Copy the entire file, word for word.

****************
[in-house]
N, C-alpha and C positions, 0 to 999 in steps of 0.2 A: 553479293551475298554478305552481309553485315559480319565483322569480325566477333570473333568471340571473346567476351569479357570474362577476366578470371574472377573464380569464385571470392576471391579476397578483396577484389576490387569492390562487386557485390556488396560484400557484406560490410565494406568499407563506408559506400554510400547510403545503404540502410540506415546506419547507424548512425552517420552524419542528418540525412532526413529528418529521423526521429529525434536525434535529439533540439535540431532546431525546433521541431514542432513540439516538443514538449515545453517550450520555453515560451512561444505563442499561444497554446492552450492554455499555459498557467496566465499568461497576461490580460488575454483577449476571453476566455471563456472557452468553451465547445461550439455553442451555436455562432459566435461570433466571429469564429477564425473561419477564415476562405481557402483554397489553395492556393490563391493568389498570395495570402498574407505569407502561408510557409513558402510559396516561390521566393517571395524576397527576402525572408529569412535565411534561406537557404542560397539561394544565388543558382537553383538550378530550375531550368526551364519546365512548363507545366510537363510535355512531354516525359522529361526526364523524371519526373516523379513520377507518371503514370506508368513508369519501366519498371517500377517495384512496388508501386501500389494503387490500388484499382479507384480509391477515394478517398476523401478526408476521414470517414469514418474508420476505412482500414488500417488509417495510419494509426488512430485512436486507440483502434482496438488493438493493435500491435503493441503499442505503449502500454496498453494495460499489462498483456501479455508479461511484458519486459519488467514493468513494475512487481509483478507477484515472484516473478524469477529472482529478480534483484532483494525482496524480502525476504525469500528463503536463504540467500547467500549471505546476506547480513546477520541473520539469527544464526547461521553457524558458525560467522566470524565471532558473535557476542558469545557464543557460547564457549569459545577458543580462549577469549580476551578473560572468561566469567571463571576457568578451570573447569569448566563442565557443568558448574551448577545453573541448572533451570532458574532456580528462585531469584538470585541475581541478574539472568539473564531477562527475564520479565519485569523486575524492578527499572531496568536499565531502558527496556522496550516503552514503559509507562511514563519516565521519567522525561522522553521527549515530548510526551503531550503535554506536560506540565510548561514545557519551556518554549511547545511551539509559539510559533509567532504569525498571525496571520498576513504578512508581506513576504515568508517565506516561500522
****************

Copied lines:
[in-house]
N, C-alpha and C positions, 0 to 999 in steps of 0.2 A: 553479293551475298554478305552481309553485315559480319565483322569480325566477333570473333568471340571473346567476351569479357570474362577476366578470371574472377573464380569464385571470392576471391579476397578483396577484389576490387569492390562487386557485390556488396560484400557484406560490410565494406568499407563506408559506400554510400547510403545503404540502410540506415546506419547507424548512425552517420552524419542528418540525412532526413529528418529521423526521429529525434536525434535529439533540439535540431532546431525546433521541431514542432513540439516538443514538449515545453517550450520555453515560451512561444505563442499561444497554446492552450492554455499555459498557467496566465499568461497576461490580460488575454483577449476571453476566455471563456472557452468553451465547445461550439455553442451555436455562432459566435461570433466571429469564429477564425473561419477564415476562405481557402483554397489553395492556393490563391493568389498570395495570402498574407505569407502561408510557409513558402510559396516561390521566393517571395524576397527576402525572408529569412535565411534561406537557404542560397539561394544565388543558382537553383538550378530550375531550368526551364519546365512548363507545366510537363510535355512531354516525359522529361526526364523524371519526373516523379513520377507518371503514370506508368513508369519501366519498371517500377517495384512496388508501386501500389494503387490500388484499382479507384480509391477515394478517398476523401478526408476521414470517414469514418474508420476505412482500414488500417488509417495510419494509426488512430485512436486507440483502434482496438488493438493493435500491435503493441503499442505503449502500454496498453494495460499489462498483456501479455508479461511484458519486459519488467514493468513494475512487481509483478507477484515472484516473478524469477529472482529478480534483484532483494525482496524480502525476504525469500528463503536463504540467500547467500549471505546476506547480513546477520541473520539469527544464526547461521553457524558458525560467522566470524565471532558473535557476542558469545557464543557460547564457549569459545577458543580462549577469549580476551578473560572468561566469567571463571576457568578451570573447569569448566563442565557443568558448574551448577545453573541448572533451570532458574532456580528462585531469584538470585541475581541478574539472568539473564531477562527475564520479565519485569523486575524492578527499572531496568536499565531502558527496556522496550516503552514503559509507562511514563519516565521519567522525561522522553521527549515530548510526551503531550503535554506536560506540565510548561514545557519551556518554549511547545511551539509559539510559533509567532504569525498571525496571520498576513504578512508581506513576504515568508517565506516561500522